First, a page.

Andrew Warren: One of the many victims of the coronavirus pandemic has been the 88-year-old British climate change expert and meteorologist Sir John Houghton, who died on 15 April. During the final quarter of the twentieth century he was amongst the handful of key scientific figures who moved concern about the threat of climate change from being something dismissed as a cranky theory to its current political acceptance as one of the most important issues facing the world. Memorably, he was the scientist who persuaded the UK government to take climate change seriously.
Climate New Network 5th May 2020 read more »
Just like insects, birds and animals, humans have a particular climate niche, scientists have found, with 6,000 years of human history demonstrating how society thrives when we stay within it and the turbulence that ensues when it is pushed out of this zone. In a stark new finding about the planet’s rapidly warming climate, a study finds that for every 1.8 degrees Fahrenheit (1 degree Celsius) of global average warming, 1 billion people will have to adapt or migrate to stay within climate conditions that are best suited for crop production, livestock and a sustainable outdoor work environment. The study, published in the Proceedings of the National Academy of Sciences on Monday, breaks new ground by quantifying the temperature range society is most adapted to and projecting how climate change will push people outside it.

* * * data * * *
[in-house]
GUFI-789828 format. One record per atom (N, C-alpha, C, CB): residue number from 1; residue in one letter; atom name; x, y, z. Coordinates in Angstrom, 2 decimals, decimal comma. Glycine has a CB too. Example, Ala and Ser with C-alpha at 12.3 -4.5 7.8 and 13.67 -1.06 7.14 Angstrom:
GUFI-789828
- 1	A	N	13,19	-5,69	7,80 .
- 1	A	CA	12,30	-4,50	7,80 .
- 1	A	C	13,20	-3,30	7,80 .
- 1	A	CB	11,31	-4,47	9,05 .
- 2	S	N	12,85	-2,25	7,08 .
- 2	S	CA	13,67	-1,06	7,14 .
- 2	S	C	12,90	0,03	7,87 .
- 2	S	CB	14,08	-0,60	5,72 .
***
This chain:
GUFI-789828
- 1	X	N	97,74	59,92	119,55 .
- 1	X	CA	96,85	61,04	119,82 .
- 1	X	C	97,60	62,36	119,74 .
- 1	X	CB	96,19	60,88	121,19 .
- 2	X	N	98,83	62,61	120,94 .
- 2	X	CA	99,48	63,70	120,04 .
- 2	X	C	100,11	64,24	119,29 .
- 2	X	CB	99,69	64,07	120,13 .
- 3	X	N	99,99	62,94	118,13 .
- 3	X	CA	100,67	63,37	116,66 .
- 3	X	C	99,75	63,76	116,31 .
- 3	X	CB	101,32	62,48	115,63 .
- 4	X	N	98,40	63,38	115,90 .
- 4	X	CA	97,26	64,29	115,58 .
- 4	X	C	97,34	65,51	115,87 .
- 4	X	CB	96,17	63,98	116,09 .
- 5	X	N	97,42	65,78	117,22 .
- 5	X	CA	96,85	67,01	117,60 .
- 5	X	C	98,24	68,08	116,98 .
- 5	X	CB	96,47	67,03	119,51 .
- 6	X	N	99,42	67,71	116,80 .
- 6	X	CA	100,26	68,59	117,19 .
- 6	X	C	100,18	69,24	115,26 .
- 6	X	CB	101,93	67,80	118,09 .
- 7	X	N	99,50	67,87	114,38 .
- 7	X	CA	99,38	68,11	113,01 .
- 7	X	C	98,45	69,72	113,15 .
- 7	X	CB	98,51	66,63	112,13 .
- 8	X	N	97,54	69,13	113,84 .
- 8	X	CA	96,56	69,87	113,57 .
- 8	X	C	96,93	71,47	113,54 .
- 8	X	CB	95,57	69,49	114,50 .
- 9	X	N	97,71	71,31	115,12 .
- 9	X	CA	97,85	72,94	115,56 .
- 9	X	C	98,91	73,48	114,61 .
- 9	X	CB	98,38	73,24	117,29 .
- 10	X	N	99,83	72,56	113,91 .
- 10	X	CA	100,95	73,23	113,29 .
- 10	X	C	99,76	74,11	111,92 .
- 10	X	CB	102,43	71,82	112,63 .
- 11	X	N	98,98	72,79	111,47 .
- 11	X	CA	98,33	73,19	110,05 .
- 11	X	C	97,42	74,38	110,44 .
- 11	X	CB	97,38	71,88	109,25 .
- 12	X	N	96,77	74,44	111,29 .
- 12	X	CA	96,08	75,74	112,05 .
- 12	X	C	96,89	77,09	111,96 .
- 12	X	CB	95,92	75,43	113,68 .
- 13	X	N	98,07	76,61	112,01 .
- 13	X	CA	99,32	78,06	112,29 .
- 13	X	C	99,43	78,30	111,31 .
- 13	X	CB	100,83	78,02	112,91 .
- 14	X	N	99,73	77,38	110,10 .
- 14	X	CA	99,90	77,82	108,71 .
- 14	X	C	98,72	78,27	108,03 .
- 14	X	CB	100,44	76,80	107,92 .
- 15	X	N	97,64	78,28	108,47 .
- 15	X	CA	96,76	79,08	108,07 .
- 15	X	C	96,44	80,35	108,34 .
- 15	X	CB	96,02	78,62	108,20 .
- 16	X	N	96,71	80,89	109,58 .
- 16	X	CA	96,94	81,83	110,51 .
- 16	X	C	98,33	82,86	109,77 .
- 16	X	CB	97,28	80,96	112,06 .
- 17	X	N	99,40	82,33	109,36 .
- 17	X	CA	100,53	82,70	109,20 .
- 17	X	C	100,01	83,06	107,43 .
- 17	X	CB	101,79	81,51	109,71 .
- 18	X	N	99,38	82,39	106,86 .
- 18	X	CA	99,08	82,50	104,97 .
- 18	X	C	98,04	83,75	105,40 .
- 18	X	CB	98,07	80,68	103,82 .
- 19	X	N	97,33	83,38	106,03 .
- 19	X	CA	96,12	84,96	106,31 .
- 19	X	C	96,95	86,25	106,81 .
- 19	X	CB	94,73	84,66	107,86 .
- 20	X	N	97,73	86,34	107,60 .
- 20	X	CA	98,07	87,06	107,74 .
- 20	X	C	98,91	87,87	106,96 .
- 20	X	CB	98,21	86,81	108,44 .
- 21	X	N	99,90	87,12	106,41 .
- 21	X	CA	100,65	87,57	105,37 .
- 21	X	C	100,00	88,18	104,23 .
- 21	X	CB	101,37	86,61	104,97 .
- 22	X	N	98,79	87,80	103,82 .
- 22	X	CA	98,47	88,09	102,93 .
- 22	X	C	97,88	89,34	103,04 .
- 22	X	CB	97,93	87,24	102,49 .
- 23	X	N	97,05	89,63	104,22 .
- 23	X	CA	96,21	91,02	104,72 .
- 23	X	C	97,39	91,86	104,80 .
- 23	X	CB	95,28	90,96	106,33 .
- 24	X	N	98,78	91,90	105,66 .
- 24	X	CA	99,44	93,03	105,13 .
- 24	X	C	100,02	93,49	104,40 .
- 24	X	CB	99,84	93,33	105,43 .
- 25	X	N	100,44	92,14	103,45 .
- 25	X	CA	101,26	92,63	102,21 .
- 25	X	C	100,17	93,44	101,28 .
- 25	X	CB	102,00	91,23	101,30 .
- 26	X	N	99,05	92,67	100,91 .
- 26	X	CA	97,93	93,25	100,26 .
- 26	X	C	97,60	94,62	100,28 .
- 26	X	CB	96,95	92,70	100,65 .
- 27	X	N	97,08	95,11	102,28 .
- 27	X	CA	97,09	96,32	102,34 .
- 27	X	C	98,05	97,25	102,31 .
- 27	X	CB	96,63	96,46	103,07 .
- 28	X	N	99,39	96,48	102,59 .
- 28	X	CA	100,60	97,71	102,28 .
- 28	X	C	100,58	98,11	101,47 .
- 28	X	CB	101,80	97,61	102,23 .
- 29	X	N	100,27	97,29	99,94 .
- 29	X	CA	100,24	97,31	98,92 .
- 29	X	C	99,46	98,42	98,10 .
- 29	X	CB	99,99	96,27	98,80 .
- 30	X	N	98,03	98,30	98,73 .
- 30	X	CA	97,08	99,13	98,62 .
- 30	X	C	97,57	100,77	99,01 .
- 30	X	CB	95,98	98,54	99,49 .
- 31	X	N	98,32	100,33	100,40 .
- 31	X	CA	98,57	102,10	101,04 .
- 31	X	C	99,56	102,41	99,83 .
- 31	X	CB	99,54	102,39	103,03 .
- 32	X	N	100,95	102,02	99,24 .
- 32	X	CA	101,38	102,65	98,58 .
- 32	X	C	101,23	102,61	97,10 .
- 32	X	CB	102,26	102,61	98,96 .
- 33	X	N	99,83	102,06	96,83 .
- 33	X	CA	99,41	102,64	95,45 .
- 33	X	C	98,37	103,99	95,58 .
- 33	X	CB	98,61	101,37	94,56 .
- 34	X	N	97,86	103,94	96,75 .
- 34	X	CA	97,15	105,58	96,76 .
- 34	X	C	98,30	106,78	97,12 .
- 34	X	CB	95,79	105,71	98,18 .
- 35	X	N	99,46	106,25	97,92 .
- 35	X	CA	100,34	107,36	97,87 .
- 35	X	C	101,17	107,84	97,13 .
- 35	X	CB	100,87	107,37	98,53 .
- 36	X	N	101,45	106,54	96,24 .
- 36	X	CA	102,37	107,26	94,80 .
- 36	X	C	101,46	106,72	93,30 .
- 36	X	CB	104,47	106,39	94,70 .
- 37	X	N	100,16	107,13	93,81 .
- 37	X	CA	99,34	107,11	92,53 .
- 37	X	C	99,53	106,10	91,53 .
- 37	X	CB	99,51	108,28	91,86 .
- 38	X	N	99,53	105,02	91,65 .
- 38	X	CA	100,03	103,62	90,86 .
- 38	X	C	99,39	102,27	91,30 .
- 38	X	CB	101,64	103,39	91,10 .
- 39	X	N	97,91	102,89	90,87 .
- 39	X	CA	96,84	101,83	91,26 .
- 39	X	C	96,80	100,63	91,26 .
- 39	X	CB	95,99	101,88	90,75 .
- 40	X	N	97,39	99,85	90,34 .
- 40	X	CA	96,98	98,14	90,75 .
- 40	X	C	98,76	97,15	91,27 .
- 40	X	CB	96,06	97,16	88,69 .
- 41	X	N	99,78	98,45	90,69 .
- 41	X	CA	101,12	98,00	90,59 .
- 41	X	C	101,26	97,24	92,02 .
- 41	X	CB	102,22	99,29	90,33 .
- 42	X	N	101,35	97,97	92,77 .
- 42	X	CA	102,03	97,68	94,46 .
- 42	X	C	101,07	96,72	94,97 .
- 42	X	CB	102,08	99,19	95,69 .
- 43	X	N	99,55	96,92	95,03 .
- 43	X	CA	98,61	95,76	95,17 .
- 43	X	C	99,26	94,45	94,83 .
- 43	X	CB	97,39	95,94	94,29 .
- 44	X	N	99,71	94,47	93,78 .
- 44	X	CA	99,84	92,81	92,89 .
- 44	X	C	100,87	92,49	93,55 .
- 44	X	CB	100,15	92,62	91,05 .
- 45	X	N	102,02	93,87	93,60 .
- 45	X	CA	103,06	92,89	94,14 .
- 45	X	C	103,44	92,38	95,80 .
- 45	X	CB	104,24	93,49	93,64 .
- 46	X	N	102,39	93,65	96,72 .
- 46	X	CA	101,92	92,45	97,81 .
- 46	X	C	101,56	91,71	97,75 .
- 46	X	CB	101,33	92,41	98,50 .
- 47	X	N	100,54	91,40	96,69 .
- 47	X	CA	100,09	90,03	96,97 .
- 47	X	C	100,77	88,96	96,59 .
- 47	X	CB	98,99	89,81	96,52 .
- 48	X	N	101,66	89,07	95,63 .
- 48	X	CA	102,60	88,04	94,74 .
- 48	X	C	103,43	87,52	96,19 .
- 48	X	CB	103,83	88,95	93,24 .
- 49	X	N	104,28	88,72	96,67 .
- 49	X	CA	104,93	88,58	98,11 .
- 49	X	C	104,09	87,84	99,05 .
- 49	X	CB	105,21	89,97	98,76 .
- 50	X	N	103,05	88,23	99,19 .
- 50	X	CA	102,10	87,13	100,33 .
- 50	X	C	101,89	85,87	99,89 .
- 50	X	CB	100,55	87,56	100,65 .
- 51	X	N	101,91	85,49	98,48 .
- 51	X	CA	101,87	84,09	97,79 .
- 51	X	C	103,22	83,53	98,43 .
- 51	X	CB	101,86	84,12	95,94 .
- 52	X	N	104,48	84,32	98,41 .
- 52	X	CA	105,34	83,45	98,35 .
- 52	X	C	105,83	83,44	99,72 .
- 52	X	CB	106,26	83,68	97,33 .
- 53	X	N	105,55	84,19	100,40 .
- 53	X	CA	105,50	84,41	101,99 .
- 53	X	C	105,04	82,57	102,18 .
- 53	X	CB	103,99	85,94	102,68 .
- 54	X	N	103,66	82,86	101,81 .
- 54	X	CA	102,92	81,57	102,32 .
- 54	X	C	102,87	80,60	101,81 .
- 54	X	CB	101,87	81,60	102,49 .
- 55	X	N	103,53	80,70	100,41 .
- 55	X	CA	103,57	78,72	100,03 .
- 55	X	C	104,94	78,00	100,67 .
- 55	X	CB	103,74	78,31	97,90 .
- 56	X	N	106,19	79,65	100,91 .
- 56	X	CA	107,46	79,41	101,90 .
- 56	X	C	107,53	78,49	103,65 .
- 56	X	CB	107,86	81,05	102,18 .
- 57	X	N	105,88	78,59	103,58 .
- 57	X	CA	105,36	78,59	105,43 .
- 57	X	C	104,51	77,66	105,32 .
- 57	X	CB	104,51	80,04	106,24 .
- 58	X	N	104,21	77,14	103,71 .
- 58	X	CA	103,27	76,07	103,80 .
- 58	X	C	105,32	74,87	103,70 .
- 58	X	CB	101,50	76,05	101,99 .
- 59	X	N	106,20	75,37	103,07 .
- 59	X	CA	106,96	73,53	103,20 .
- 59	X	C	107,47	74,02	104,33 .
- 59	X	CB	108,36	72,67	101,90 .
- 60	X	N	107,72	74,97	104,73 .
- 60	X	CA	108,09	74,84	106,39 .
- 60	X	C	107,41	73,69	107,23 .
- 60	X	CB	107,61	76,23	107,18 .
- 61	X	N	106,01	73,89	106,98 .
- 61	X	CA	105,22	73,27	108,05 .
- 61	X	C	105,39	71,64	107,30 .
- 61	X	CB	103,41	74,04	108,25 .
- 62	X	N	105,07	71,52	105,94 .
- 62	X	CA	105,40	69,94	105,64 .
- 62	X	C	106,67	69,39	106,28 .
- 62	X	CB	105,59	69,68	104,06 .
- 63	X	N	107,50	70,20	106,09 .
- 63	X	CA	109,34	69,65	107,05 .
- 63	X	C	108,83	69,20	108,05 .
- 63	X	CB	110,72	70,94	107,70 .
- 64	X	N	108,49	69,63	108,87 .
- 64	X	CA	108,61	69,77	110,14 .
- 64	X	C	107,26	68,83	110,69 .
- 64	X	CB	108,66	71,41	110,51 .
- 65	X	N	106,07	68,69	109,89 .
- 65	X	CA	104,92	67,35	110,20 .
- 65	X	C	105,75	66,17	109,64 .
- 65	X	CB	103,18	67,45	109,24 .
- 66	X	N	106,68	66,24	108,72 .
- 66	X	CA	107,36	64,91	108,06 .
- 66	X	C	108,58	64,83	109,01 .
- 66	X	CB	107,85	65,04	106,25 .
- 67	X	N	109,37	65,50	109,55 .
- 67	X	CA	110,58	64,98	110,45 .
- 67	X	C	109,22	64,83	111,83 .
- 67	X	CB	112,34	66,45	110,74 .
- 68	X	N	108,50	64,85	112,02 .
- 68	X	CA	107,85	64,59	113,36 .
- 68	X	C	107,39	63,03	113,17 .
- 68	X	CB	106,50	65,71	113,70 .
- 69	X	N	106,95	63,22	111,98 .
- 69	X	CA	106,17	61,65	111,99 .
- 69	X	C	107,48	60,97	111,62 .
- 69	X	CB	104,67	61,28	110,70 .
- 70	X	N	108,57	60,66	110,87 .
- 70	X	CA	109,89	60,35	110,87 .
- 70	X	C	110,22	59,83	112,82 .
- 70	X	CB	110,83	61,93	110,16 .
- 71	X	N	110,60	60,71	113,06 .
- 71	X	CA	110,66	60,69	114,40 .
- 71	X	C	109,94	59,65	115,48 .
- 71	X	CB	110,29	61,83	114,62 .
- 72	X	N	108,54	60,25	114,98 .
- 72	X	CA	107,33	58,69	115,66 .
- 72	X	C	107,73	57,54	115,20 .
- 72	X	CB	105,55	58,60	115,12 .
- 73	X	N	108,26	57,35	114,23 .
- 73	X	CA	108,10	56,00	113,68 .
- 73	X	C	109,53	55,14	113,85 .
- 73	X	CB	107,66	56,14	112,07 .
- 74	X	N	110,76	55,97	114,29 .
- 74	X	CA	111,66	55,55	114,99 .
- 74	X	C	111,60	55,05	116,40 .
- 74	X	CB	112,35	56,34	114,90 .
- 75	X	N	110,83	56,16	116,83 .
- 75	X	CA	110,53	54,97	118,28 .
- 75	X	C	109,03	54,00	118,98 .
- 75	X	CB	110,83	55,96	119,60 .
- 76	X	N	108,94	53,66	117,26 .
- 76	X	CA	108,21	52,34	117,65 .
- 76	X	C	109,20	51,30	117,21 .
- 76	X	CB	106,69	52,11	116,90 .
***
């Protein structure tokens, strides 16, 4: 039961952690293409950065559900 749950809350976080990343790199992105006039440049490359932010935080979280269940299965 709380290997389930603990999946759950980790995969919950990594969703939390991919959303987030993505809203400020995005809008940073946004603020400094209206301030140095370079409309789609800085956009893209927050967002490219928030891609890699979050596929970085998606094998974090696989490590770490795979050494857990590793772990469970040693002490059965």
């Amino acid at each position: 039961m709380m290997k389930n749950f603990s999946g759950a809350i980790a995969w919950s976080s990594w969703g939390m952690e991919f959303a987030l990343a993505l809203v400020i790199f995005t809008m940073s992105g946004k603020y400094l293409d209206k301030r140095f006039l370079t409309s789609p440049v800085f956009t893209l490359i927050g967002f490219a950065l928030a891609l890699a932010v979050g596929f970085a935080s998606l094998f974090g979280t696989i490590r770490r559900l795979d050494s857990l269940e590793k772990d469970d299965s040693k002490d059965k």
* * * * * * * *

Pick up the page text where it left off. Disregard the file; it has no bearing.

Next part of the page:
Washington Post 4th May 2020 read more »
More than three billion people will be living in places with “near un-liveable” temperatures by 2070, according to a new study. Unless greenhouse gas emissions fall, large numbers of people will experience average temperatures hotter than 29C. This is considered outside the climate “niche” in which humans have thrived for the past 6,000 years. Co-author of the study Tim Lenton told the BBC: “The study hopefully puts climate change in a more human terms”.
BBC 5th May 2020 read more »
Independent 5th May 2020 read more »